CITIRA SHALL DEEPEN INEQUALITY, DEBT COALITION WARNS
The Freedom from Debt Coalition (FDC) warns that the proposed Corporate Income Tax and Incentive Rationalization Act (CITIRA) shall deepen inequality and will not bring in more FDIs. FDC Executive Director Zeena Bello Manglinong argues that CITIRA, earlier known as TRABAHO, is a regressive measure.
She said: “In America, the presidential aspirants in the Democratic camp have been debating on how the corporate tax should be raised. One candidate is even pushing for a separate additional “wealth tax”, a tax on properties, for the super-rich. The idea is to narrow the gap between the rich and the poor.
“But here in the Philippines, why does the government want to reward the big corporations with a tax gift, in the form of a progressive lowering of corporate tax? Progressive taxation means the higher the income, the higher the tax. Regressive taxation means the poor pays more, as what has been happening under the VAT law and the TRAIN law.
“But now the principle of progressivity in taxation is being reversed, that is, by giving progressive cuts to the corporations. As it is, the top 50 corporate families have wealth equivalent to .0000021 per cent of the aggregate wealth of the 23 million families. The Philippines is clearly one of the most unequal societies of the world. With CITIRA, inequality will deepen further.”
Manglinong explains further: “The FDC agrees with the CITIRA proponents in only a few items such as the need to update and overhaul the archaic Philippines tax regime.
“Also, the FDC supports the phaseout or withdrawal of fiscal incentives to investors-locators in the export processing zones who have been in the country for 10 or more years. Fiscal incentives should not be forever. Above all they must be performance-bound and time-bound. While CITIRA rationalizes tax incentives in order to make it performance-based, time-bound, and efficient, its overall export-oriented, FDI-financed development paradigm, which is pernicious to our economy, must be replaced with one anchored on developing high value-added, technology-enabled manufacturing and services sectors.
“As to the claim that FDIs shall not come or shall be discouraged to invest in the country if taxes are not lowered and incentives not given, the position of the FDC is that this is a false claim. Foreign investors come not only the basis of taxes alone, especially if these taxes are comparable to those of our Asian neighbors. A myriad of reasons are regularly aired by the business community why the flow of investments are not as high such as the weak infrastructures of the country, red tape and so on.
“FDC research also shows that some claims of the government are not exactly accurate. Vietnam’s corporate income tax is at 20%, but what is often failed to be mentioned is that this is merely a floor rate. Vietnam’s CIT rate goes as high as 32% to 50%, especially for oil, mining, and gas companies.”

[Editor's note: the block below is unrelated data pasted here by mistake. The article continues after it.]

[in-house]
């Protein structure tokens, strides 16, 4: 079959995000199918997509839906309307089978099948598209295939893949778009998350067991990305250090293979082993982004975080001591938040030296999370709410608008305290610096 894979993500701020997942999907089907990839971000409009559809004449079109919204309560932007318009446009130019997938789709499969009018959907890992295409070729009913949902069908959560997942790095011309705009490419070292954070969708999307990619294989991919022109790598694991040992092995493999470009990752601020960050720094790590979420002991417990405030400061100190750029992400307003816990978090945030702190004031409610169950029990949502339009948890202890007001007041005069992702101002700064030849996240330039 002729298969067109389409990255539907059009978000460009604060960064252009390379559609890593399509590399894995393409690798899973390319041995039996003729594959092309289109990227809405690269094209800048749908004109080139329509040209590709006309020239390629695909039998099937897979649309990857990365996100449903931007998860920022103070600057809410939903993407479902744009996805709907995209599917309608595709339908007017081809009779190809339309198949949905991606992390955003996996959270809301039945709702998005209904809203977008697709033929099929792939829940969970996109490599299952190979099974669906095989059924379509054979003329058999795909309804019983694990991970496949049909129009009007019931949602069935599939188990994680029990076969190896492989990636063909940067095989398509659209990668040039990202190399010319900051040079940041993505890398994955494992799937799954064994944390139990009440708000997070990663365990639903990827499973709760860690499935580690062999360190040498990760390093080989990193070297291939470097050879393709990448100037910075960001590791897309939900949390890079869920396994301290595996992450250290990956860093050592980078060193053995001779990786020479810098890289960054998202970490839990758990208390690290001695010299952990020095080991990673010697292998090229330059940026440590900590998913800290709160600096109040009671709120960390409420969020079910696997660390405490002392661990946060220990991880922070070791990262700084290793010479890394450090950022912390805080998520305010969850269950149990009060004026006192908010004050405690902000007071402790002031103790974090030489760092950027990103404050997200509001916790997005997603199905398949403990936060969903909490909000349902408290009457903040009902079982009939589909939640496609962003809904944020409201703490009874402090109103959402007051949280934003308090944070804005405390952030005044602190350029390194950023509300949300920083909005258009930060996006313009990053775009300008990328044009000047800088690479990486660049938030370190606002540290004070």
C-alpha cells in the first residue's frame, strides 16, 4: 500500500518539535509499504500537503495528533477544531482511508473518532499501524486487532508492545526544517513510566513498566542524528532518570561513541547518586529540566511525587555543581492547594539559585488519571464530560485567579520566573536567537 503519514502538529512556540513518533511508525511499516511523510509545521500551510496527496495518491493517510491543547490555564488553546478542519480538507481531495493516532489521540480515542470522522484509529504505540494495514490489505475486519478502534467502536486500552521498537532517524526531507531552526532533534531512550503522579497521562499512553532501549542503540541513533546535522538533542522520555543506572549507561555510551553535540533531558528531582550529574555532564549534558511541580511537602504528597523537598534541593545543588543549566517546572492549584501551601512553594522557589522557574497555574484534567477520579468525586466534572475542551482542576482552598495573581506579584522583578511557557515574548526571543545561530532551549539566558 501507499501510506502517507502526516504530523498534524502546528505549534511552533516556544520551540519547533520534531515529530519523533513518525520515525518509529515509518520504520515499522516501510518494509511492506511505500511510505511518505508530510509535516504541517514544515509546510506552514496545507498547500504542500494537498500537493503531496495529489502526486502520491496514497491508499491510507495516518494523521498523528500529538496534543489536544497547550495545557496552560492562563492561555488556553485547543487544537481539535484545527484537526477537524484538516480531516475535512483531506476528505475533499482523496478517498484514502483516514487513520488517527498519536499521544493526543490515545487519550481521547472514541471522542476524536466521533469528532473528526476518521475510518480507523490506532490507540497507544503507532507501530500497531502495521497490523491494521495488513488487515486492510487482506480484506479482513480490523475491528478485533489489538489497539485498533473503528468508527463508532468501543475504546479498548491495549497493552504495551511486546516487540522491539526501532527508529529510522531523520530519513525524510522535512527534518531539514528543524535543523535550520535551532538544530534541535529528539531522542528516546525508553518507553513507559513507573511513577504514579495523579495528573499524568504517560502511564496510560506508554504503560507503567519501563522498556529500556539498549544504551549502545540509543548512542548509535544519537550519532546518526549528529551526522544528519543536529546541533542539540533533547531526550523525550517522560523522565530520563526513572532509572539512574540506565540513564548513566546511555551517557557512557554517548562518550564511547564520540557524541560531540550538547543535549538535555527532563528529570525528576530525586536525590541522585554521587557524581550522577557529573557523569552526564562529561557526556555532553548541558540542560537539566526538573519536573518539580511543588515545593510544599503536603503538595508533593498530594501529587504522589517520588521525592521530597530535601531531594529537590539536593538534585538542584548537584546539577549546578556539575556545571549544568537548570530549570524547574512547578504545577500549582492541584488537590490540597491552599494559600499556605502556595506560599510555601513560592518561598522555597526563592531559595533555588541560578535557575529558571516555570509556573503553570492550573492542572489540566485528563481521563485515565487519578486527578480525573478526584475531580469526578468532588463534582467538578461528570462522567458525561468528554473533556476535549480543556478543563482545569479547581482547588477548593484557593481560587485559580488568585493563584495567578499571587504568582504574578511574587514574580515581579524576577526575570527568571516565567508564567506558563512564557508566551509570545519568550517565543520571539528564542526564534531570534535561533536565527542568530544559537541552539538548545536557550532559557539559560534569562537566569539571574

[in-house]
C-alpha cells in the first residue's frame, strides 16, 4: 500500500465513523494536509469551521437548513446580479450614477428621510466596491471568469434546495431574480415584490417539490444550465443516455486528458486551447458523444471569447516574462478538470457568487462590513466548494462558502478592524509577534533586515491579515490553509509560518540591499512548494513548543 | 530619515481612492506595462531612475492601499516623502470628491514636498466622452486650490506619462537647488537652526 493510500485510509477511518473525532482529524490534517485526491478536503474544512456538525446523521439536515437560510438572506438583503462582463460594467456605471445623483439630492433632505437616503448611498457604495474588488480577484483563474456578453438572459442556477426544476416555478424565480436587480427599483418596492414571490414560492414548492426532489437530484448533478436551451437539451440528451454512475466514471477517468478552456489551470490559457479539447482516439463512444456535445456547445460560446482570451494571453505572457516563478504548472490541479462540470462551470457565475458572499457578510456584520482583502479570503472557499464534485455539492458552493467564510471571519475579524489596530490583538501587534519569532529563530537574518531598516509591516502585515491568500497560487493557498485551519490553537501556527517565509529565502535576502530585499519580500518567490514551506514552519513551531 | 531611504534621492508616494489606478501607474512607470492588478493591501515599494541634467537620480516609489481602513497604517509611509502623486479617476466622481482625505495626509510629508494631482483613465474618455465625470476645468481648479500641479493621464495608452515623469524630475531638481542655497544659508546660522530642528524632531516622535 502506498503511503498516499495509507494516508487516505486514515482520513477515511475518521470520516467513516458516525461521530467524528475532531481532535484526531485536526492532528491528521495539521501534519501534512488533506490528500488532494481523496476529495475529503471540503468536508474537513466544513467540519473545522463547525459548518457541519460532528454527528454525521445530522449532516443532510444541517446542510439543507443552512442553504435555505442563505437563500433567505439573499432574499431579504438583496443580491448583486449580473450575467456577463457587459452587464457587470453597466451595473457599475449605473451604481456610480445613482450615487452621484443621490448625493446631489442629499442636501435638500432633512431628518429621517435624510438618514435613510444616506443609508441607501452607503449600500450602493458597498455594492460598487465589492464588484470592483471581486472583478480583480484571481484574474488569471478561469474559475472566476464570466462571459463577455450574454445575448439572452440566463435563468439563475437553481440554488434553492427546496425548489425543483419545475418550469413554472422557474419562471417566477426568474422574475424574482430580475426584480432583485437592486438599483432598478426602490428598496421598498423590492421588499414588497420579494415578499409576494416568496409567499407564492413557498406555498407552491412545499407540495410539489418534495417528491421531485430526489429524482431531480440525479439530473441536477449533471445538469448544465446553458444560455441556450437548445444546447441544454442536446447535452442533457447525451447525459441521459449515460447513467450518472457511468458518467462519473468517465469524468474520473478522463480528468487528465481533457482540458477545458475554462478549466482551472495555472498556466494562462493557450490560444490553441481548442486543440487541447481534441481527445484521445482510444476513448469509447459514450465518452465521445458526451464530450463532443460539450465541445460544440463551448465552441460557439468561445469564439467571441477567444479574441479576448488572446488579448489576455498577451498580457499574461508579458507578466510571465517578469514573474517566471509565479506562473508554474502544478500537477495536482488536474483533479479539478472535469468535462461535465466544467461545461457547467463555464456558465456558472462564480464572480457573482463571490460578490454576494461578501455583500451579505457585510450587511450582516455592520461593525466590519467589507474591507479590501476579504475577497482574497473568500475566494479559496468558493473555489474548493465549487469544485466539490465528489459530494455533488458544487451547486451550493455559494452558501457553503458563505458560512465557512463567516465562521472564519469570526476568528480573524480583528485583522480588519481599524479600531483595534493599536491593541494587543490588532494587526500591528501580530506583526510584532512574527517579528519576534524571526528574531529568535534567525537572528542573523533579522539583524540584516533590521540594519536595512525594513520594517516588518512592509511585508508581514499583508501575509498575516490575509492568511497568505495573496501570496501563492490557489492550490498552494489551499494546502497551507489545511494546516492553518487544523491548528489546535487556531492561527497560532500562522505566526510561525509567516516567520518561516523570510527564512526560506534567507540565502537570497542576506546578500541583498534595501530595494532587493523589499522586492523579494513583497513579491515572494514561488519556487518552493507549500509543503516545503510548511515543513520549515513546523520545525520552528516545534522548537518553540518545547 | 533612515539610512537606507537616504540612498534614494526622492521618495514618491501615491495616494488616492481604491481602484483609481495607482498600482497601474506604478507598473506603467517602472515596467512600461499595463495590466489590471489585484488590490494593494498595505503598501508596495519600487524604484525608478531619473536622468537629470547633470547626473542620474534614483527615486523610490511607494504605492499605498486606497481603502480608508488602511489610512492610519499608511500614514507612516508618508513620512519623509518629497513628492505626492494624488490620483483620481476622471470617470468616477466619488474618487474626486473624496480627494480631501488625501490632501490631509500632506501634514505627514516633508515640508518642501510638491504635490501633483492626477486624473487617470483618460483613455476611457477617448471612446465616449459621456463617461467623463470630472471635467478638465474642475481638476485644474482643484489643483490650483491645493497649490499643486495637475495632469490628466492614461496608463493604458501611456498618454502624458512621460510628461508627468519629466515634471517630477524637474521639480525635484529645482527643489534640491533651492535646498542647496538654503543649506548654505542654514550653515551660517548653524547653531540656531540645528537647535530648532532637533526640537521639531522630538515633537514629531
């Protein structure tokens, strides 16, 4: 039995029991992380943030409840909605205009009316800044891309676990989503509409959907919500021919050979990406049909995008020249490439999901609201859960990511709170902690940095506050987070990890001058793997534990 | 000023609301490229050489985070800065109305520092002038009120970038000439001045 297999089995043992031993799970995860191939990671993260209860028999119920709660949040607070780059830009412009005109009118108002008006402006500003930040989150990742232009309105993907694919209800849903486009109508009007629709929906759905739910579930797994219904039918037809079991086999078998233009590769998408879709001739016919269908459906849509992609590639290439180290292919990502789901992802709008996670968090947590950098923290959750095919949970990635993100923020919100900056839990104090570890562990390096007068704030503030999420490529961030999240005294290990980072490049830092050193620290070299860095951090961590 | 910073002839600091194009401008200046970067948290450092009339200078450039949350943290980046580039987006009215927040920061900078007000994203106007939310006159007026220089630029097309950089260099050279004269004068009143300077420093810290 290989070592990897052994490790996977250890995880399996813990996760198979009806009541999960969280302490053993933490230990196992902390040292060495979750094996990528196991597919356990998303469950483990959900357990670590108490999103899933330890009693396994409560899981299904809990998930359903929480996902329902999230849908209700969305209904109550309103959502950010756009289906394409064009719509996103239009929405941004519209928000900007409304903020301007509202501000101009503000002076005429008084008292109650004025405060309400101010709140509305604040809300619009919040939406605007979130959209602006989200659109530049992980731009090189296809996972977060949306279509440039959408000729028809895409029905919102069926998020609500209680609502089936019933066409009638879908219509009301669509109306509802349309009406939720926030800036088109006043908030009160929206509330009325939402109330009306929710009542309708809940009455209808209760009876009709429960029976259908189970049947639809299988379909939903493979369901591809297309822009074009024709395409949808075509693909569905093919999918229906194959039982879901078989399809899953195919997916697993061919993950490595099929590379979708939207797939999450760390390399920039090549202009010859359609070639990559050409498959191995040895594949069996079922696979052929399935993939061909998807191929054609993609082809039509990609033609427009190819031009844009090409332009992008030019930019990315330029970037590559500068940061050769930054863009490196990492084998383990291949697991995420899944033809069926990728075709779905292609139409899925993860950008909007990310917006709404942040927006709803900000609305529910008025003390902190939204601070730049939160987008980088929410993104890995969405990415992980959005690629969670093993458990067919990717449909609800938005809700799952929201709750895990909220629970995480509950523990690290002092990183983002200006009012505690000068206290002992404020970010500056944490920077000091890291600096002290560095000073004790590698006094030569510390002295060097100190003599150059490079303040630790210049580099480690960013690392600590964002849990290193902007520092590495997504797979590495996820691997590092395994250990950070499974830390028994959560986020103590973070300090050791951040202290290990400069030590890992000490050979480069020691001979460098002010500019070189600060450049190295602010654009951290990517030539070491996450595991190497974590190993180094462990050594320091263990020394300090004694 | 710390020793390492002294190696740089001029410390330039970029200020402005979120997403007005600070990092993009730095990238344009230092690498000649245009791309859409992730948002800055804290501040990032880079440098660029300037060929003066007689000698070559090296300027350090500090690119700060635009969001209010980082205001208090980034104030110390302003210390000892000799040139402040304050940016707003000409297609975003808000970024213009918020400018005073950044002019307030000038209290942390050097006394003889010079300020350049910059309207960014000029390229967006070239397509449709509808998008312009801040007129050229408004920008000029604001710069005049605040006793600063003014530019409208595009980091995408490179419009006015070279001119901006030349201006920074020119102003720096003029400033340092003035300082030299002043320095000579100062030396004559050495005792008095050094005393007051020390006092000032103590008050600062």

According to DOF’s own data, the country loses 300 billion pesos yearly in foregone revenues for corporate income taxes alone. By plunging the country into an unnecessary and archaic, quick-fix scheme such as tax competition, we open the possibility of dragging the Philippines into a deeper hole as it joins the region with the race-to-the-bottom ‘tax competition’ paradigm.
“Furthermore, while it is proven that lower corporate income taxes will attract FDI, this does not translate automatically to GDP growth. In fact, countries that eventually took part in tax competition by lowering their CIT rates showed a negative effect on their GDP growth. The FDC holds the opinion that resisting the tax competition is crucial to defend our domestic industries.
“The DOF’s supposed claims of the influx of FDI pledges in the Philippines will prove the “contras” wrong regarding the proposed tax measure, the Debt Coalition has this response: FDIs do not lead to capital formation in the recipient country. Instead, a myriad of other more crucial factors are considered by investors: infrastructure, availability of suppliers, sufficient workforce, labor laws in the recipient country, domestic market, legal framework, peace and order, and state of domestic industries (forward and backward linkages). The Philippine context of weak forward and backward linkages, and the shift to labor flexibility with the casualization of work (i.e. contractualization), the country will be led into a dependency on foreign investments which do not guarantee inclusive economic growth.
“To further elaborate, the time-bound and performance-bound indicators were used by South Korea in promoting target industries under its Industrial Policy regime. But how would such investment promotion incentives apply to FDIs in low value-added, high import content assembly or manufacturing which form only part (not whole) of global value chains? Thus, even if we take over the manufacture of the electric coil of a cellular phone, we cannot build an industry out of it nor a Philippine brand out of it. An Industrial Policy must support local industries, both high value-added and low value added industries, including micro, small, and medium enterprises, with importance to social enterprises and genuine cooperatives. Otherwise, we would end up killing domestic firms instead of promoting competition because of their inability to compete with multinational corporations (MNCs).”
The Freedom from Debt Coalition believes that the way forward is an industrial policy that purposely builds up the capacity of domestic firms to develop and compete. This must also mean that our method of taxation must also follow suit. We cannot pretend that technocrats in government have the sole solution to issues plaguing our country. It is time that we step forward with an alternative.